Jacki McNeill, editor of the fortnightly Aldeburgh Gazette, [talking about the rigidity of the sculpture, says] “If we get a howling north-westerly and a surge tide it will simply fall over.”
“I’m sure there will also be acts of vandalism. It’s an invitation in the summer when we have our fair share of unsavoury visitors from all sections of society braying. They’ll go up there for parties. They’re going to get out of their head on one thing or another.”
Mrs McNeill regards the change of heart at Suffolk Coastal as a victory for democracy, for she has been “inundated” with complaints against the sculpture.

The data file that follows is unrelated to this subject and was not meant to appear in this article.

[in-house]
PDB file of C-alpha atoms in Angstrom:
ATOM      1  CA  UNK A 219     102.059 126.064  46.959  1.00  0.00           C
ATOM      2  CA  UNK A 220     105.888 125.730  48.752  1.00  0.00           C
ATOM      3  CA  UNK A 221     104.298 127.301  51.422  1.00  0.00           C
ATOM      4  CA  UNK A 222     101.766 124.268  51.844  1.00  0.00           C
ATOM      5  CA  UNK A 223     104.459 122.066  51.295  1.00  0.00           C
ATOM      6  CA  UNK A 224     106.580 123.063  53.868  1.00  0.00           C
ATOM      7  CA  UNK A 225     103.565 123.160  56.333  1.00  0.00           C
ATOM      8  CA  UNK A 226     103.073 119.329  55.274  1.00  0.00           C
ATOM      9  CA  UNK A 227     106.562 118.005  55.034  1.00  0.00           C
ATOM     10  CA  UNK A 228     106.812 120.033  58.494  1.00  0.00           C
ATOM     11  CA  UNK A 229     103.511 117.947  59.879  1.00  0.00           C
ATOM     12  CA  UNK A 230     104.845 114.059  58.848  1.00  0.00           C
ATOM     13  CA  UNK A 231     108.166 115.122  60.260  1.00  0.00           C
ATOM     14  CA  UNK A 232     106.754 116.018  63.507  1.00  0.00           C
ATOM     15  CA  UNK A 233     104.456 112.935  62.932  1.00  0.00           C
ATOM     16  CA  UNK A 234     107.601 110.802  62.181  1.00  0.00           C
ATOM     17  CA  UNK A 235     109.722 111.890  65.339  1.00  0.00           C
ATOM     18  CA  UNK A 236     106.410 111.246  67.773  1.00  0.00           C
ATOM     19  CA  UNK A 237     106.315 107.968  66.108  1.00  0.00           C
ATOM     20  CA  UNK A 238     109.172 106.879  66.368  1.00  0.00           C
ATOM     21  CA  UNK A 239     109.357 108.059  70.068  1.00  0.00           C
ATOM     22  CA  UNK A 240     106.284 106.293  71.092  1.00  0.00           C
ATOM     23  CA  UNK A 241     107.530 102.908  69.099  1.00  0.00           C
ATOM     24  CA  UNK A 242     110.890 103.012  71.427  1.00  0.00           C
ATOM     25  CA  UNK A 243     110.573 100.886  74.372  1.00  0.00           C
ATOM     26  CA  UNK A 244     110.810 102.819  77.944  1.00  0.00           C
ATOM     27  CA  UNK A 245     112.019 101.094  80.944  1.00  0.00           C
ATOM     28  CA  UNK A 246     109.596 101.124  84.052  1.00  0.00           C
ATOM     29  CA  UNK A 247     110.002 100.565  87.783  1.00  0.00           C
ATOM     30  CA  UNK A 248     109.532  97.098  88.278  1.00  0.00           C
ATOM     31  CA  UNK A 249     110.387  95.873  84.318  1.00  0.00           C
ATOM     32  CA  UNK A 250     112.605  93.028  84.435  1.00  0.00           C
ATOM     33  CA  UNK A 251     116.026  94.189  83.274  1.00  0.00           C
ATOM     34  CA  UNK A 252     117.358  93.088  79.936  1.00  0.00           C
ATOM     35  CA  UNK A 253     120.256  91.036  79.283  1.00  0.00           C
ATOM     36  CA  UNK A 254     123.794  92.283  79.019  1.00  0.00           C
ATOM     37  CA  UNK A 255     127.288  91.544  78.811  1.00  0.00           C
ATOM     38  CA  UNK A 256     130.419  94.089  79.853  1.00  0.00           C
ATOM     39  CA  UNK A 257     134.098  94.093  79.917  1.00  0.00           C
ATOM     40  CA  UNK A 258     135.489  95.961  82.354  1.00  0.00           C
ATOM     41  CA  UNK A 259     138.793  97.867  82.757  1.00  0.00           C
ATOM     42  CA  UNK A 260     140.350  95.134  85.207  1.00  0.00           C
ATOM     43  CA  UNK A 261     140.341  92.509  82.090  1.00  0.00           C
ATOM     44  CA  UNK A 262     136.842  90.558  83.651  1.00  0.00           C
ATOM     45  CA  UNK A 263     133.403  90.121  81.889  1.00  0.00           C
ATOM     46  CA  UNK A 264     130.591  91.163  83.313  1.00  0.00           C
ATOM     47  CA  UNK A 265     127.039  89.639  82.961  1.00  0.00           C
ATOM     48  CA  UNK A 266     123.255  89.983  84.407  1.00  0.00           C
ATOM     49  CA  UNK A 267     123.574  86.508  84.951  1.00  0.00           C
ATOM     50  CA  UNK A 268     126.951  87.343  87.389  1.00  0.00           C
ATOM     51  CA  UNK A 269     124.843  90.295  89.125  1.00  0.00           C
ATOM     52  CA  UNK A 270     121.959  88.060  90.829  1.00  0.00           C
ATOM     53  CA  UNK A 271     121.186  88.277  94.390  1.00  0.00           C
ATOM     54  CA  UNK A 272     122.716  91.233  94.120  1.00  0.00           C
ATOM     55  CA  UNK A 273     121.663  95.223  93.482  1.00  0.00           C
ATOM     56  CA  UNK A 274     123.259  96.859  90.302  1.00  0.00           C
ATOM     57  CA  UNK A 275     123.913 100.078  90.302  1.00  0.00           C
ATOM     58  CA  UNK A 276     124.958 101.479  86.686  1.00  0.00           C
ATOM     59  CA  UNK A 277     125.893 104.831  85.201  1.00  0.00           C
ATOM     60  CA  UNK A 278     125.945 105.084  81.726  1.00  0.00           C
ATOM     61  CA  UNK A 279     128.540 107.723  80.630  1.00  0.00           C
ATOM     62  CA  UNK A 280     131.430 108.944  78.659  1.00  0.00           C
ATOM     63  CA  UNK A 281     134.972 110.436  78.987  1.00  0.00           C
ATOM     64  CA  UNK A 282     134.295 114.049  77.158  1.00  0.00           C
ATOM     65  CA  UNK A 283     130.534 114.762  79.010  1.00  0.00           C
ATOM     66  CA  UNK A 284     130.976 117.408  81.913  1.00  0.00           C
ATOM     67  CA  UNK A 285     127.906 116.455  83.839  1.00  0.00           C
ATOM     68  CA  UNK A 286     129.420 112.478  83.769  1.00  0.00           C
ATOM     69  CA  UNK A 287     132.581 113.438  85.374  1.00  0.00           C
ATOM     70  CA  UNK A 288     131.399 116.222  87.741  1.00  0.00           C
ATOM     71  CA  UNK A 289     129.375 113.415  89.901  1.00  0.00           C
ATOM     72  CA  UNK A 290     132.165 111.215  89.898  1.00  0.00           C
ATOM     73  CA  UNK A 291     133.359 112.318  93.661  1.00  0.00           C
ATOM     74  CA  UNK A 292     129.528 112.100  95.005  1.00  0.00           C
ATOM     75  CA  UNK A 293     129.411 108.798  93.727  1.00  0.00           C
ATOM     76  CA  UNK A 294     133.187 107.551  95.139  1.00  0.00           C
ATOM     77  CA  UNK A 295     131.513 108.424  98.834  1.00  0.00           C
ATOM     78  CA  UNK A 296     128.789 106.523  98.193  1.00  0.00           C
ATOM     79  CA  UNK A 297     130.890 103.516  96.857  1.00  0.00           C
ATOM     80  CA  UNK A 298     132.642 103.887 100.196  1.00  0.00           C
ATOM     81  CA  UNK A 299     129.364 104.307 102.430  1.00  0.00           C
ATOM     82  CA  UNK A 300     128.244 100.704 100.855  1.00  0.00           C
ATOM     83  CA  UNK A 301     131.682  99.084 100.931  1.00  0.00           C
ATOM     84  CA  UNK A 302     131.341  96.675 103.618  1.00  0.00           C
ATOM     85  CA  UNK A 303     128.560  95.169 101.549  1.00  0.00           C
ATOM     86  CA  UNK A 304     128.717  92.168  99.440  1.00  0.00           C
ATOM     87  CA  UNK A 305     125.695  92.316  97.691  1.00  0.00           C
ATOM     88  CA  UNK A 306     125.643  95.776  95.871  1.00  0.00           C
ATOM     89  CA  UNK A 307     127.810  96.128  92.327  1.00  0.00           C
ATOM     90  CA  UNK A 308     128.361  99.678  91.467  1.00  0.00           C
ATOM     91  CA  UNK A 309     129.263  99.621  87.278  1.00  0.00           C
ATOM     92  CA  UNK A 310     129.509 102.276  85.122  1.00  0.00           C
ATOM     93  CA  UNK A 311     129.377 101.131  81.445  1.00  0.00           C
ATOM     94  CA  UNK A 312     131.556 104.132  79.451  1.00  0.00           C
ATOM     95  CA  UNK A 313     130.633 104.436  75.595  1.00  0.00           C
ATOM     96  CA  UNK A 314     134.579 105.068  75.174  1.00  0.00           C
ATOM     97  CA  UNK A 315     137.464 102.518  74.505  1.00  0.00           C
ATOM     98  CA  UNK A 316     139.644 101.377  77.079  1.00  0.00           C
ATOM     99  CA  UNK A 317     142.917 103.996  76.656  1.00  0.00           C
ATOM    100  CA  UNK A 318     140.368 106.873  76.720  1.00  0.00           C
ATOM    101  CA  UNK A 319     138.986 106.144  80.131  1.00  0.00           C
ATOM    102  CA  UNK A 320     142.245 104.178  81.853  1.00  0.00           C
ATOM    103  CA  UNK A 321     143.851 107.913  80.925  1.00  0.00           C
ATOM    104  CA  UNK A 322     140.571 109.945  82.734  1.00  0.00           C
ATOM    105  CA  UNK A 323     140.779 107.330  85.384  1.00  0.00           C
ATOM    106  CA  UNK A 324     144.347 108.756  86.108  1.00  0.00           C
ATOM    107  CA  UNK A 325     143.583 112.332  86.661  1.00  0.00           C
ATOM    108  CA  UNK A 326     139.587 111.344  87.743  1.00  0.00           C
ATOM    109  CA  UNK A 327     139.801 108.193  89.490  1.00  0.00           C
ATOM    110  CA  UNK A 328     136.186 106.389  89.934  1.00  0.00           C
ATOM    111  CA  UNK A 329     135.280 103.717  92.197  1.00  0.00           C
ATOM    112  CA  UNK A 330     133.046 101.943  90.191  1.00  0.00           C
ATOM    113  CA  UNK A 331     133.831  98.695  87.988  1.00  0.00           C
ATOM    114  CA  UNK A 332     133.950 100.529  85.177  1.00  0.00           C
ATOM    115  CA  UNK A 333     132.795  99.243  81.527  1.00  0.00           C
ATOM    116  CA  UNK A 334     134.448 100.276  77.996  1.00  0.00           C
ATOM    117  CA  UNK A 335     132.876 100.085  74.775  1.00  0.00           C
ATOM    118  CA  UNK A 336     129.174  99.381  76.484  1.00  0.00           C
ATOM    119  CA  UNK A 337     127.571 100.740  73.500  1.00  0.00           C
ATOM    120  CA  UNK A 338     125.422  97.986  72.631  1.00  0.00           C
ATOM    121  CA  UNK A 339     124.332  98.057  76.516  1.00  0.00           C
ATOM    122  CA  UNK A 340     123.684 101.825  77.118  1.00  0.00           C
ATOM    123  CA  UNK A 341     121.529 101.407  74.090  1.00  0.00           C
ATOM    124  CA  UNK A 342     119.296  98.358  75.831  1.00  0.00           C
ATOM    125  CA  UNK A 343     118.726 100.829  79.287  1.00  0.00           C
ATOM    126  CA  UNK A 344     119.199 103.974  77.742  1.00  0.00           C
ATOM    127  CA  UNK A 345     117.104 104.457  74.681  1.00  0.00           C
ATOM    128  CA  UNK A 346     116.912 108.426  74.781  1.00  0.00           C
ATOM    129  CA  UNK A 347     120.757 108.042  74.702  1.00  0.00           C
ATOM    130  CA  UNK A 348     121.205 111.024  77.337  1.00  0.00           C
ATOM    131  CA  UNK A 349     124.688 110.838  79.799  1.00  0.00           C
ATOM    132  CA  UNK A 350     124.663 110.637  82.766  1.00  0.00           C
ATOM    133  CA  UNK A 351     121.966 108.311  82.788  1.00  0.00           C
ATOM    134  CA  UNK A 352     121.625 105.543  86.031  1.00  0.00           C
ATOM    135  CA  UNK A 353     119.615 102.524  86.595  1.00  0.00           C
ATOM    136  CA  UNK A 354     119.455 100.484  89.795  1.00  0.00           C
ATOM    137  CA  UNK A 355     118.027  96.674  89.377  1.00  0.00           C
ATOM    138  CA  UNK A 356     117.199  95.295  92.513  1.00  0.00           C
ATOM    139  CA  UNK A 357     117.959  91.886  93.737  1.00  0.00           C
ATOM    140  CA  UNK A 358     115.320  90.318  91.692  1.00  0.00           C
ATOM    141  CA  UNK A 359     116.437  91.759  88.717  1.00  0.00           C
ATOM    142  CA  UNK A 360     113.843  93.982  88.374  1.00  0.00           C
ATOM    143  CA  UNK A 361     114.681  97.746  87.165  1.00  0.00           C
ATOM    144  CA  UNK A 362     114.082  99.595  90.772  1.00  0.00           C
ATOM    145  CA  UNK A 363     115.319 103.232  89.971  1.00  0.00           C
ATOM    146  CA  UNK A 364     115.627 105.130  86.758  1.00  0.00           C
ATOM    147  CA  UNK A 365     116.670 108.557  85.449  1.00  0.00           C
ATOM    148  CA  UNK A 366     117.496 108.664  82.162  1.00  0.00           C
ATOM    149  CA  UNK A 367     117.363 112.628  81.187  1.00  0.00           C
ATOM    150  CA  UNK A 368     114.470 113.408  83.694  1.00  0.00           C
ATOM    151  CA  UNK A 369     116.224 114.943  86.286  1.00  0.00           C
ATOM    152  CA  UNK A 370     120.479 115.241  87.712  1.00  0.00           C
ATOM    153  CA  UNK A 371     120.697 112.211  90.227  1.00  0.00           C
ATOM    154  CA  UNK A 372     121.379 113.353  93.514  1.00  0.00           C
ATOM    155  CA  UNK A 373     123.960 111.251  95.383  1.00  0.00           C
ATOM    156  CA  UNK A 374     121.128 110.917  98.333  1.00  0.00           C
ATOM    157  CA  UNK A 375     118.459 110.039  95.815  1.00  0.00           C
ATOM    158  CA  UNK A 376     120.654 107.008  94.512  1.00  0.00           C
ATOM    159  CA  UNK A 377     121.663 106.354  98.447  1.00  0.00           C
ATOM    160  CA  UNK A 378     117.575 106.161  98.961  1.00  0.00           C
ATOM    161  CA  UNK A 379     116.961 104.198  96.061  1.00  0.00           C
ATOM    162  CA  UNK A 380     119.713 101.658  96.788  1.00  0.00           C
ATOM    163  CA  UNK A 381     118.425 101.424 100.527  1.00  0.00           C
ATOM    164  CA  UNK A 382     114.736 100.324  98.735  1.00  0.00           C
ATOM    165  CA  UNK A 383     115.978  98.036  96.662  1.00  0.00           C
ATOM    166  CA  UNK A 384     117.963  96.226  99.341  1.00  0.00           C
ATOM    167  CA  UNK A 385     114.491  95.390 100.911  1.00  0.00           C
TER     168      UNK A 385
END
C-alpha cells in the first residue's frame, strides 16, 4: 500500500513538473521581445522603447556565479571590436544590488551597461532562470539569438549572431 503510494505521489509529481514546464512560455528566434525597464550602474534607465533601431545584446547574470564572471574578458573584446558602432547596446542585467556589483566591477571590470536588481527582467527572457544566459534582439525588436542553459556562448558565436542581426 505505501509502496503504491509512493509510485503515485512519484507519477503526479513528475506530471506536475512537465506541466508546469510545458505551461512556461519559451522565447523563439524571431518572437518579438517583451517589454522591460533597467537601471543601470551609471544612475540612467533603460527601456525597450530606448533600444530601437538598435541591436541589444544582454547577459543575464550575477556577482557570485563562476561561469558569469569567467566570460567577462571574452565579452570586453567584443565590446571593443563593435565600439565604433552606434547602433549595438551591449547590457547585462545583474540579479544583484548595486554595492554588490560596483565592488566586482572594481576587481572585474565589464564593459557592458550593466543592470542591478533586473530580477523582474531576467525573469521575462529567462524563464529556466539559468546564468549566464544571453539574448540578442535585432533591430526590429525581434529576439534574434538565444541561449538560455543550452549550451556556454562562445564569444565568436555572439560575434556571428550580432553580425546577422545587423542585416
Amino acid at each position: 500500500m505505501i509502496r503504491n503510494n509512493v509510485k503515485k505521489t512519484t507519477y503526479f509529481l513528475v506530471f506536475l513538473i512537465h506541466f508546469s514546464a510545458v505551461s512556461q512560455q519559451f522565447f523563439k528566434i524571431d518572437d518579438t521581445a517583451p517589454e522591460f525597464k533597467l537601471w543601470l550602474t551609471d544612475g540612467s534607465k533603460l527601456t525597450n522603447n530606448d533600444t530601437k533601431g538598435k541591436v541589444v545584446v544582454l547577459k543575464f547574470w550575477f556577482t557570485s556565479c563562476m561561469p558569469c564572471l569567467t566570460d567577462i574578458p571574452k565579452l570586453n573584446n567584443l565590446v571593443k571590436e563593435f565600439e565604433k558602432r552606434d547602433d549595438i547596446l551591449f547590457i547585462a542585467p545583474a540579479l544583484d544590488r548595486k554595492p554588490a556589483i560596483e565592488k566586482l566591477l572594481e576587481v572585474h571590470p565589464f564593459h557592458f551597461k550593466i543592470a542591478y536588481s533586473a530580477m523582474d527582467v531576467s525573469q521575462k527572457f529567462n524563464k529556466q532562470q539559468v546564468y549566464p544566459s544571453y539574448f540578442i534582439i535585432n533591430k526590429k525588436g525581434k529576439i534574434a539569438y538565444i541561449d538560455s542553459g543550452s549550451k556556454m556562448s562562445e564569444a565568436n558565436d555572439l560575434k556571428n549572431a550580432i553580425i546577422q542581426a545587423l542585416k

“There has been so little support for this thing in the town. The depth of feeling cuts right across every section of this town, from the fishermen to people like knights and peers of the realm.
“It’s seen as an act of sheer arrogance to place this in the middle of one of the only bits of untouched beach in the area, and a bit of coast which is very deeply loved by local people. I’m incensed by it. Who do they think they are?”
Humphrey Burton, the former head of music and arts at BBC Television, used to support the Scallop project but has since expressed his disappointment with it.
“It’s hard to keep silent when one’s regular walk by the open sea has been so casually violated,” he wrote in a letter to The Guardian. “A peaceful and honourable solution ought to be found before vandalism rears its ugly head. I’ve heard talk of its being toppled, Saddam-like, at dead of night.”
Daily Telegraph, 24th January, 2004